With the investigative and reporting work undertaken by registered liquidators providing a vital extension of the Australian Securities and Investments Commission (ASIC), it’s no wonder the new user-pays component of the Insolvency Law Reform Act (ILRA 2016) is fueling debate. Add graduated levies among the raft of reforms and you have a legislation that many believe will impact negatively on the industry – and see practitioners paying to undertake pro bono work.
Despite Australian Financial Security Authority (AFSA) Commissioner Hamish McCormick describing the ILRA reforms as “an important milestone in the rules governing insolvency in Australia”, ARITA Chief Executive John Winter begs to differ, calling it “overly complex… filled with errors… [and] vague in key places”.
“The ILRA does provide creditors with more powers in an external administration and increased compliance and regulation for liquidators and trustees,” says Jirsch Sutherland Partner Jimmy Trpcevski. “However, with any major changes to legislation, it is a challenging time in the profession and industry as these changes certainly streamline some processes but complicate others.”
While the second tranche of the ILRA which commenced on September 1 is designed to foster greater transparency in the industry and eradicate misconduct, there is a fear that it will unfairly punish small businesses and sole operators who will struggle to absorb the costs.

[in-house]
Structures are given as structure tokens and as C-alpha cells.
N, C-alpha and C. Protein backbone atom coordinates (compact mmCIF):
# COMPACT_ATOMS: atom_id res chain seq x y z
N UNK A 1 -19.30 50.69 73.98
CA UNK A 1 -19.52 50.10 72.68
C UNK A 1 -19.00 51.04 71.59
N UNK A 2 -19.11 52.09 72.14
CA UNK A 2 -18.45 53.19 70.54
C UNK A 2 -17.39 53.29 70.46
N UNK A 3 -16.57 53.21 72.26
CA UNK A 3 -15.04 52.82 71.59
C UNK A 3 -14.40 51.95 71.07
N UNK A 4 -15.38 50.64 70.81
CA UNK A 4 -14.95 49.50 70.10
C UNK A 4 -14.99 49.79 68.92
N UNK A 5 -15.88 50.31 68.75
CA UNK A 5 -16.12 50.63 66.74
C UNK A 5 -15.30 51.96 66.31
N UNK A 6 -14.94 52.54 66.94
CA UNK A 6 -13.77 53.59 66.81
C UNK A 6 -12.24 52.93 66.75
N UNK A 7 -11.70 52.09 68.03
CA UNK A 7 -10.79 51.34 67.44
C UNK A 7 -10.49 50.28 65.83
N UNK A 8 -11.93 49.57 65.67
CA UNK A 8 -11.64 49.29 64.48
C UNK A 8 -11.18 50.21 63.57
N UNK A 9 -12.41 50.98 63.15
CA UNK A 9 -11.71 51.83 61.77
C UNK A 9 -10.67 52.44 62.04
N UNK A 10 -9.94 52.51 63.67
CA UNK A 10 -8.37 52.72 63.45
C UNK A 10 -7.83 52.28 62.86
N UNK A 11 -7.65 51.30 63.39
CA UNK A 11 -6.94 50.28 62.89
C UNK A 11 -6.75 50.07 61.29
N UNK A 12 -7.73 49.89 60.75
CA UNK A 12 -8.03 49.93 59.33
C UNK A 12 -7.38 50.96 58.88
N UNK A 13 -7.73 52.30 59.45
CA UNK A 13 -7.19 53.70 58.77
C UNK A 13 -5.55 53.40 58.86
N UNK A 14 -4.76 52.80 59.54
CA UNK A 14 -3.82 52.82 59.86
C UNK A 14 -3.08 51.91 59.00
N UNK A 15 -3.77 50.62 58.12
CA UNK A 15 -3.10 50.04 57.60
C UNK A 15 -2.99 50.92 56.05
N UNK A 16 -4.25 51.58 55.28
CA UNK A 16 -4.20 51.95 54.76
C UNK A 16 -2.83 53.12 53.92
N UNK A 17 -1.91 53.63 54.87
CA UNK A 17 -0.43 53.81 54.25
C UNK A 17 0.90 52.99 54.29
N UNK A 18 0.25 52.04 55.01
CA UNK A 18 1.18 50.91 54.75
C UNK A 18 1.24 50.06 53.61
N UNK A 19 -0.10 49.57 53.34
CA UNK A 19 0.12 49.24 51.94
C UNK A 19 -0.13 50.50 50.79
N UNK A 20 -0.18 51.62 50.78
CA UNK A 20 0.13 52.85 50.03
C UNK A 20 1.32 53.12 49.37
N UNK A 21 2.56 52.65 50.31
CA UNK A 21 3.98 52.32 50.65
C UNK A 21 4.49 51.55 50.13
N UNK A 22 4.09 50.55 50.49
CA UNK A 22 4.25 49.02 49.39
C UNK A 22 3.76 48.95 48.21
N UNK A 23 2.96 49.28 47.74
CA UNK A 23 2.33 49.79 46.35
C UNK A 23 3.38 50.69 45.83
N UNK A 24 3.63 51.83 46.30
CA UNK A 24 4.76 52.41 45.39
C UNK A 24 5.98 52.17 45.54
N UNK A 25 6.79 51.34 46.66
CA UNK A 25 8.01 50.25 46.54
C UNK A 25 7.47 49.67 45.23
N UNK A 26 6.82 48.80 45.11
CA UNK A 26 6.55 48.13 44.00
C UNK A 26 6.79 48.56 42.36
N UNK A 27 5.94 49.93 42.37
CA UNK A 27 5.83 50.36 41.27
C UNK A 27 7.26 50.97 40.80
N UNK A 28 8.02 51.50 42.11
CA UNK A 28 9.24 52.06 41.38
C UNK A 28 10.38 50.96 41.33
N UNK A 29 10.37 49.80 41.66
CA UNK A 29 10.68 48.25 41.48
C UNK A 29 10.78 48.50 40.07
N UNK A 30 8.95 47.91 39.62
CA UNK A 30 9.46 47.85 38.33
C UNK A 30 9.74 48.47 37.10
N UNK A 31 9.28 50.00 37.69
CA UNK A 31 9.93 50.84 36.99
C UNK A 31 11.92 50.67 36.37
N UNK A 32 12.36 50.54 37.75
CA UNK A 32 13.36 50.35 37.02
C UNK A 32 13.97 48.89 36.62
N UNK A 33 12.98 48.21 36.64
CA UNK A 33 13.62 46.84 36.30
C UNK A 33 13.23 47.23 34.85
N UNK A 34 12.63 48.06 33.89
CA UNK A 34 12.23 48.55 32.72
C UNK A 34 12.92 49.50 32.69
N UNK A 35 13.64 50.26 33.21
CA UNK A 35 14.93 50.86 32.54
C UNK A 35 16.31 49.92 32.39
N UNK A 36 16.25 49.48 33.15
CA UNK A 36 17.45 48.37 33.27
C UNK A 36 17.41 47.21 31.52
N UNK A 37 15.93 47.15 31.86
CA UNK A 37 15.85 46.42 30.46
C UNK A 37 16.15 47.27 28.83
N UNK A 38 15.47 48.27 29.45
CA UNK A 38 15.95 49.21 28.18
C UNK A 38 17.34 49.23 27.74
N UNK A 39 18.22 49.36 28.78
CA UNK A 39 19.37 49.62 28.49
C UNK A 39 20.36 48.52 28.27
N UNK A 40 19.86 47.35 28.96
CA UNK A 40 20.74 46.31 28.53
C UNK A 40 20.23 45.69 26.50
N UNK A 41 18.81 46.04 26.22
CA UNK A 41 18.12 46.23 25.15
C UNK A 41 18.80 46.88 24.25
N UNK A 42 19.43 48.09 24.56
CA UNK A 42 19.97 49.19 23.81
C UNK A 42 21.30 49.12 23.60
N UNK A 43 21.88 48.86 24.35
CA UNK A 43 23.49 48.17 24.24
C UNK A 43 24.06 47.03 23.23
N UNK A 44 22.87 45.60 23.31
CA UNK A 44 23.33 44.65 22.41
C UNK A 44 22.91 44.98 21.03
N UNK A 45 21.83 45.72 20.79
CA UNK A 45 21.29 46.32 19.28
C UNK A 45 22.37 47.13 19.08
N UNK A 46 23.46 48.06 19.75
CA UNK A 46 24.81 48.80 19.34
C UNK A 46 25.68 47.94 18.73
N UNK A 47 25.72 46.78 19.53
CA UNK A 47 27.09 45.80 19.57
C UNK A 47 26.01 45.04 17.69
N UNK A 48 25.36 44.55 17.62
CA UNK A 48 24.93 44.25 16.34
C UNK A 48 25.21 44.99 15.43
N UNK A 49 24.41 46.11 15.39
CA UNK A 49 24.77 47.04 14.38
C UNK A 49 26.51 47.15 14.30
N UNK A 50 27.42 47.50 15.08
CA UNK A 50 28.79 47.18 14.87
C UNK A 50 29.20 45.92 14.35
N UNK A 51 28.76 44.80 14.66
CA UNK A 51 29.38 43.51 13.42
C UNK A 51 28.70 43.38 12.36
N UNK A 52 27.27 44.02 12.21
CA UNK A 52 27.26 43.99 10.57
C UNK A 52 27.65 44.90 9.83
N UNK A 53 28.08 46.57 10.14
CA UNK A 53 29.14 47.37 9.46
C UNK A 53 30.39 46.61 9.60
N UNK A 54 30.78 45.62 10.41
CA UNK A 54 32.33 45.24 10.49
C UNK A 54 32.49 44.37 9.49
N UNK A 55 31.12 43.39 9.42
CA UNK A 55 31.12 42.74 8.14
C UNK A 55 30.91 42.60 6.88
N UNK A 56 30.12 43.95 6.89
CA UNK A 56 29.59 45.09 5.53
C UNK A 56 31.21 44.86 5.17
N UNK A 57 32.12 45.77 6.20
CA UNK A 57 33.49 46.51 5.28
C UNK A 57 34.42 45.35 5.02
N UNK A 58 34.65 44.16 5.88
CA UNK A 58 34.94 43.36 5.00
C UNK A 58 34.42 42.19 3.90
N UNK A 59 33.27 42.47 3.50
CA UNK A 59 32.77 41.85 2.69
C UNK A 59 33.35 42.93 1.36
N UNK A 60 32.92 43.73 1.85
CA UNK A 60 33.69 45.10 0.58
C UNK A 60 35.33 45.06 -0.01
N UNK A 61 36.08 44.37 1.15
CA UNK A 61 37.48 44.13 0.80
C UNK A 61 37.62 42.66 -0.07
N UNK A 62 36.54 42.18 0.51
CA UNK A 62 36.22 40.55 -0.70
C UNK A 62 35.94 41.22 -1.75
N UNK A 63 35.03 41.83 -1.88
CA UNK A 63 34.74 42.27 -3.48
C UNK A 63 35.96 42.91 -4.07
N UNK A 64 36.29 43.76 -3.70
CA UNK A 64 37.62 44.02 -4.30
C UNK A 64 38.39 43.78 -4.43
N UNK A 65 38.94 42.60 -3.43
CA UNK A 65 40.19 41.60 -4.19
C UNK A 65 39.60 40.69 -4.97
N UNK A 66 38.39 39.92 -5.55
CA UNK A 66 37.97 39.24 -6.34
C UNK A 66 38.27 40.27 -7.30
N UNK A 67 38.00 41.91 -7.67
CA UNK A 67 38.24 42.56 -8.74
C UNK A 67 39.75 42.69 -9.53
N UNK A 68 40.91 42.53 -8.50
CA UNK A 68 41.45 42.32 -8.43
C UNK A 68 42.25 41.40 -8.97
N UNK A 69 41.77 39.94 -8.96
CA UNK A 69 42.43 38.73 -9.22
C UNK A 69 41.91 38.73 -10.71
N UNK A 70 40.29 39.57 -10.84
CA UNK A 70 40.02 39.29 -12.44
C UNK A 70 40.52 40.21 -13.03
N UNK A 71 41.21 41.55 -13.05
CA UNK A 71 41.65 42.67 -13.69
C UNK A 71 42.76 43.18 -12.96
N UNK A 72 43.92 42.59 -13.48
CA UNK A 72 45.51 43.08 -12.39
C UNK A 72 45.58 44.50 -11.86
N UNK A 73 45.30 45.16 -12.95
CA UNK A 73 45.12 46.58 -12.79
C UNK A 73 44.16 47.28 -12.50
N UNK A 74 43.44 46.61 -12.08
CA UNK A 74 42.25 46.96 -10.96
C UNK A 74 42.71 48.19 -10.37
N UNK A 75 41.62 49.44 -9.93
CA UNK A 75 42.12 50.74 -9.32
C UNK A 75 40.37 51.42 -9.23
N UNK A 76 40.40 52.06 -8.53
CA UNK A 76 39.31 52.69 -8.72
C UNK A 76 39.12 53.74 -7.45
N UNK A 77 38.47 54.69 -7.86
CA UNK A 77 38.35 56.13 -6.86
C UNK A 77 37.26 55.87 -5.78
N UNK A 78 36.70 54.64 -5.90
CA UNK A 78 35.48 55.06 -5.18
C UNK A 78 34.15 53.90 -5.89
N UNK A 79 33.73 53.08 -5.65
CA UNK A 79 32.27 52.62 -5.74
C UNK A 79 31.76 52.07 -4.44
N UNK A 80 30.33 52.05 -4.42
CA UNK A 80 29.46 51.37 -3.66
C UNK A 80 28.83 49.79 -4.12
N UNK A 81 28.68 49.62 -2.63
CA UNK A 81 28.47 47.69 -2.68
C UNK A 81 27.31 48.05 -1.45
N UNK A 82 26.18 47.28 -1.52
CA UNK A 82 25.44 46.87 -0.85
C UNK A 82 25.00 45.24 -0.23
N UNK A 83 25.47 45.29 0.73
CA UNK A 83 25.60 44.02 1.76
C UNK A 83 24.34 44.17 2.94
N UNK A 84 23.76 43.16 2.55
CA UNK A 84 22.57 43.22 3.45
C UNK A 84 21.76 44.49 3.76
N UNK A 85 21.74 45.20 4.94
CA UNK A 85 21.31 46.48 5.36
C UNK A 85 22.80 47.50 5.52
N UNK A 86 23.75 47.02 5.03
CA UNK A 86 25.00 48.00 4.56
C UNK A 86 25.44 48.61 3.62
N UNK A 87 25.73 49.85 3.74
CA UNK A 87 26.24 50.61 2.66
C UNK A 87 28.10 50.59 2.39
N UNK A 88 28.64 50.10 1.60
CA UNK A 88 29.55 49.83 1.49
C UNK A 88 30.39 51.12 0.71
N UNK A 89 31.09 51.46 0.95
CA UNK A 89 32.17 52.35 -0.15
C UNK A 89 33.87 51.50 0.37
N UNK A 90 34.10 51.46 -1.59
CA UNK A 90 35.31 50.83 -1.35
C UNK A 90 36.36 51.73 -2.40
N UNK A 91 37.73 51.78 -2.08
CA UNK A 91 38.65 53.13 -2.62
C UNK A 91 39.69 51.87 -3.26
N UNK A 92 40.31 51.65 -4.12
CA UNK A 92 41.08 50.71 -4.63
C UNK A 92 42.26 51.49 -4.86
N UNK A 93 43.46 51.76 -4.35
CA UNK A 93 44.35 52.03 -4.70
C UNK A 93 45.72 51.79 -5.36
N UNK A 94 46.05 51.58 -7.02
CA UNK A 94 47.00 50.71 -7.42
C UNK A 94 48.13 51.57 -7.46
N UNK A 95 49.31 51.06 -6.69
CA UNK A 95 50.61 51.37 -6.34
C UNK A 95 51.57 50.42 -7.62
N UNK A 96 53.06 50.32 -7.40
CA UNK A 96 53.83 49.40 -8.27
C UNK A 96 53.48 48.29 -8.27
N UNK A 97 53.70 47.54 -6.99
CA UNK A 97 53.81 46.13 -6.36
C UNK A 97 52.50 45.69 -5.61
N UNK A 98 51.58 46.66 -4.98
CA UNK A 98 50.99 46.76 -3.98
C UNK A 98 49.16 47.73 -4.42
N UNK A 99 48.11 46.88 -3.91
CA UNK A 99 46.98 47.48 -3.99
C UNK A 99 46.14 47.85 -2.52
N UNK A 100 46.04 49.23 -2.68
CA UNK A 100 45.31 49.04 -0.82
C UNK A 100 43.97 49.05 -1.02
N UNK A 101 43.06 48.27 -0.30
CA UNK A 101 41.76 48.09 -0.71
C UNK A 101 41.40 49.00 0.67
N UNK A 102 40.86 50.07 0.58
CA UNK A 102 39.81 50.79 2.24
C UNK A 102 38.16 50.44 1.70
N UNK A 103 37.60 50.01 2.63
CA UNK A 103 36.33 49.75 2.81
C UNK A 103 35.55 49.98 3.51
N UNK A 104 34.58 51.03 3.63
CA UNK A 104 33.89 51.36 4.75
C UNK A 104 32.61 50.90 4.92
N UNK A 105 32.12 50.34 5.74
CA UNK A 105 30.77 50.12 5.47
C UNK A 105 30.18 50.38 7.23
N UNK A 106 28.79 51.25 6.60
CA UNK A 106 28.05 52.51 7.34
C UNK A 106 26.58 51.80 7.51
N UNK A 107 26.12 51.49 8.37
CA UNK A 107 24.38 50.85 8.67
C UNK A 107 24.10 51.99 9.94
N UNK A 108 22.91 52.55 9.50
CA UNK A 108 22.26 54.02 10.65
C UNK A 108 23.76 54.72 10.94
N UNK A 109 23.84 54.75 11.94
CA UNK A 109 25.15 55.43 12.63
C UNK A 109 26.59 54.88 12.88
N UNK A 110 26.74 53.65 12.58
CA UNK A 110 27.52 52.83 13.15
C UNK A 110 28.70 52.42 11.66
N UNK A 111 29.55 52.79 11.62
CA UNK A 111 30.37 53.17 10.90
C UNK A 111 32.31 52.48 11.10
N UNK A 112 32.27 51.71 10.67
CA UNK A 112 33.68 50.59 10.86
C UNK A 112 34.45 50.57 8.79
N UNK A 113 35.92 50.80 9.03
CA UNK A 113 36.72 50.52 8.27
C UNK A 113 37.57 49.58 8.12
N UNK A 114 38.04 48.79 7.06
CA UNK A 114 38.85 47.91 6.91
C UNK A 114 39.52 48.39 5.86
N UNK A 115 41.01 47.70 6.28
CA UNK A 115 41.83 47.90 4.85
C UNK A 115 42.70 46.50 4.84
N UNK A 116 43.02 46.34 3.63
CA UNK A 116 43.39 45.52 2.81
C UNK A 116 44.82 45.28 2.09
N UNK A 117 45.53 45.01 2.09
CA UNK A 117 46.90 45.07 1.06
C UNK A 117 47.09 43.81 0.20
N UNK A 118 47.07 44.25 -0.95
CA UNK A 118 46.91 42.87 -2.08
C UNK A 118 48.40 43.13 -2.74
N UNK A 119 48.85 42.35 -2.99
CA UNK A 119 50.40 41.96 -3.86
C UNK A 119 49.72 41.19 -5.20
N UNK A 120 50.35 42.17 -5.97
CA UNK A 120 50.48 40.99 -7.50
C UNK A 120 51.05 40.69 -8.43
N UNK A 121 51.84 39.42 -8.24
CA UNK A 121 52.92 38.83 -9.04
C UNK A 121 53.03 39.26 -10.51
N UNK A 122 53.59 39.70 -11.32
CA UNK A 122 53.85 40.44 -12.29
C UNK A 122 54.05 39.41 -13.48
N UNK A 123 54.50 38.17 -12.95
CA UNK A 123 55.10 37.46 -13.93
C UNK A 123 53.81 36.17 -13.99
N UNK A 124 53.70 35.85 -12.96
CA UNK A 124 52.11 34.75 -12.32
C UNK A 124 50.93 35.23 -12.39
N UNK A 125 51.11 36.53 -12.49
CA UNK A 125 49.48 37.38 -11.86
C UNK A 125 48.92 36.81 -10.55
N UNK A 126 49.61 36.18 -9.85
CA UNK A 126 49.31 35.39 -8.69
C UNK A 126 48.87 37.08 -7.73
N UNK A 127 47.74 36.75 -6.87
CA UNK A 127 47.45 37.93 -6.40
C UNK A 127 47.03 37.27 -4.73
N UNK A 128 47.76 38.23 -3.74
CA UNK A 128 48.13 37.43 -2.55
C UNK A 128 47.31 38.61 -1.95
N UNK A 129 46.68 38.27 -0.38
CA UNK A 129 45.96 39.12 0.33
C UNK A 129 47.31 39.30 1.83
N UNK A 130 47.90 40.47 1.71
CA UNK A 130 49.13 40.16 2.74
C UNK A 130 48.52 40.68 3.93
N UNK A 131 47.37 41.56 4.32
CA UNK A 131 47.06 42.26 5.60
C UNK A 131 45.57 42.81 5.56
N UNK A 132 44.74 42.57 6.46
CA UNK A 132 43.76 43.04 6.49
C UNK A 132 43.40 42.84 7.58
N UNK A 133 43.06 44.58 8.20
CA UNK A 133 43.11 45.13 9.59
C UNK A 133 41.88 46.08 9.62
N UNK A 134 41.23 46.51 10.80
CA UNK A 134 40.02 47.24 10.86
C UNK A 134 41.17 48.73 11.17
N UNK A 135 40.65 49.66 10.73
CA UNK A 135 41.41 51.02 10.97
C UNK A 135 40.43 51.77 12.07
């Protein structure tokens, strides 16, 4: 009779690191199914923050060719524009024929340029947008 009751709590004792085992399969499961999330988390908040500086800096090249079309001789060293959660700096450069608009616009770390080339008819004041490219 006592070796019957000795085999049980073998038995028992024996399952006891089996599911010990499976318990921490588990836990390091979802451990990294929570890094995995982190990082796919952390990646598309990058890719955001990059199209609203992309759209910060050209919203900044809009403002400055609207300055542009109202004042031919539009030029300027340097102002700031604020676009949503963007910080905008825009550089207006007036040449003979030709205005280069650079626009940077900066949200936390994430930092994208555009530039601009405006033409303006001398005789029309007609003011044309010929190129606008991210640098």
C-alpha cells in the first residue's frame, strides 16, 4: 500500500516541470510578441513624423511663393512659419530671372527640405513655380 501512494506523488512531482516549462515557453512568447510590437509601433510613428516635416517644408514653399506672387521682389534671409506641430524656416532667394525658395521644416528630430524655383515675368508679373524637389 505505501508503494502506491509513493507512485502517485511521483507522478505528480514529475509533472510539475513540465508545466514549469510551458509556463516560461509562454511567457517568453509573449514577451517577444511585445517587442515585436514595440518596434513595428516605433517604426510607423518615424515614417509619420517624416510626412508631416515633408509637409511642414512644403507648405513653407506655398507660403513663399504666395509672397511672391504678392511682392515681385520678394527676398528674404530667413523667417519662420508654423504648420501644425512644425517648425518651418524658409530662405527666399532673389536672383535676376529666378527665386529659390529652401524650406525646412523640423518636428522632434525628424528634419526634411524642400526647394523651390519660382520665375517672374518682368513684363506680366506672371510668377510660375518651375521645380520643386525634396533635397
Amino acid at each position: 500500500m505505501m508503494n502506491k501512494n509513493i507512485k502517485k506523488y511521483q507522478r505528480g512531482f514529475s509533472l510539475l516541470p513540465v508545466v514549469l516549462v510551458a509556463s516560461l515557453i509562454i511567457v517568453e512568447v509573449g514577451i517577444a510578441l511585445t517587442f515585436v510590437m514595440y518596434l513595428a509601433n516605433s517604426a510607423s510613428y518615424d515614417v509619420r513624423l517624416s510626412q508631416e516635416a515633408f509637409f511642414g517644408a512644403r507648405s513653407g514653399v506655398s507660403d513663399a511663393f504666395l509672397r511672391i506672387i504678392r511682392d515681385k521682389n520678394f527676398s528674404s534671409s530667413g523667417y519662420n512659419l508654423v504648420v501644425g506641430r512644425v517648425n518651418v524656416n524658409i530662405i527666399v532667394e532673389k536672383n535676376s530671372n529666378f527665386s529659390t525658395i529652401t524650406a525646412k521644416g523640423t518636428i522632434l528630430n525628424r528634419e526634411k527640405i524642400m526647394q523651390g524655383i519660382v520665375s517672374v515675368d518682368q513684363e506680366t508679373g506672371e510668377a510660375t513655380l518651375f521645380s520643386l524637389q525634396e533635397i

“In particular, we feel this will lead to unfair and high costs for liquidators that could eventually force liquidators out of the industry,” says Jirsch Sutherland Partner Trent Devine.
ASIC’s controversial user-pays Industry Funding Model
In a bid to recoup the estimated $8 million a year it spends on monitoring Australia’s insolvency industry, ASIC’s user-pays system requires that Australia’s estimated 700 registered liquidators comply with a number of changes, including:
- Pay an annual fixed levy of $2,500 per year (not chargeable to job as an administration charge) starting in the 2017/2018 financial year – in addition to the $3,500 registration fee and $1,700 renewal fee due every three years
- Pay a graduated levy based on the number of ‘entity metric events’ charged according to the number of:
- Jobs on hand at start of financial year
- New appointments accepted by the liquidator during the year
- Published Notices Website (PNW) advertisements placed
Joint and several appointments will also have an ‘entity metric event’ for each appointee and, as a result, a notice of meeting on the PNW for a joint appointment will result in a charge to each appointee.
What happens if you don’t comply?
Failure to pay ASIC’s annual levy by the due date will incur a 20 per cent late payment penalty and, where a levy, shortfall penalty or late payment penalty remains unpaid for one year, liquidators could be deregistered and have their license suspended or cancelled.
“Overall, we believe the new reforms will create unnecessary barriers to entry, reducing the number of expert insolvency practitioners, particularly in regional areas and small practices,” says Trent. “We believe the proper beneficiaries of regulation of insolvency practitioners are the creditors, which is why we advocated that levies should be recovered via a small additional charge on each annual company return or on a new annual solvency statement.
“Regardless, it’s early days and we, like many others in the industry, will be carefully watching to see what impact the changes will have and whether they have helped streamline processes.”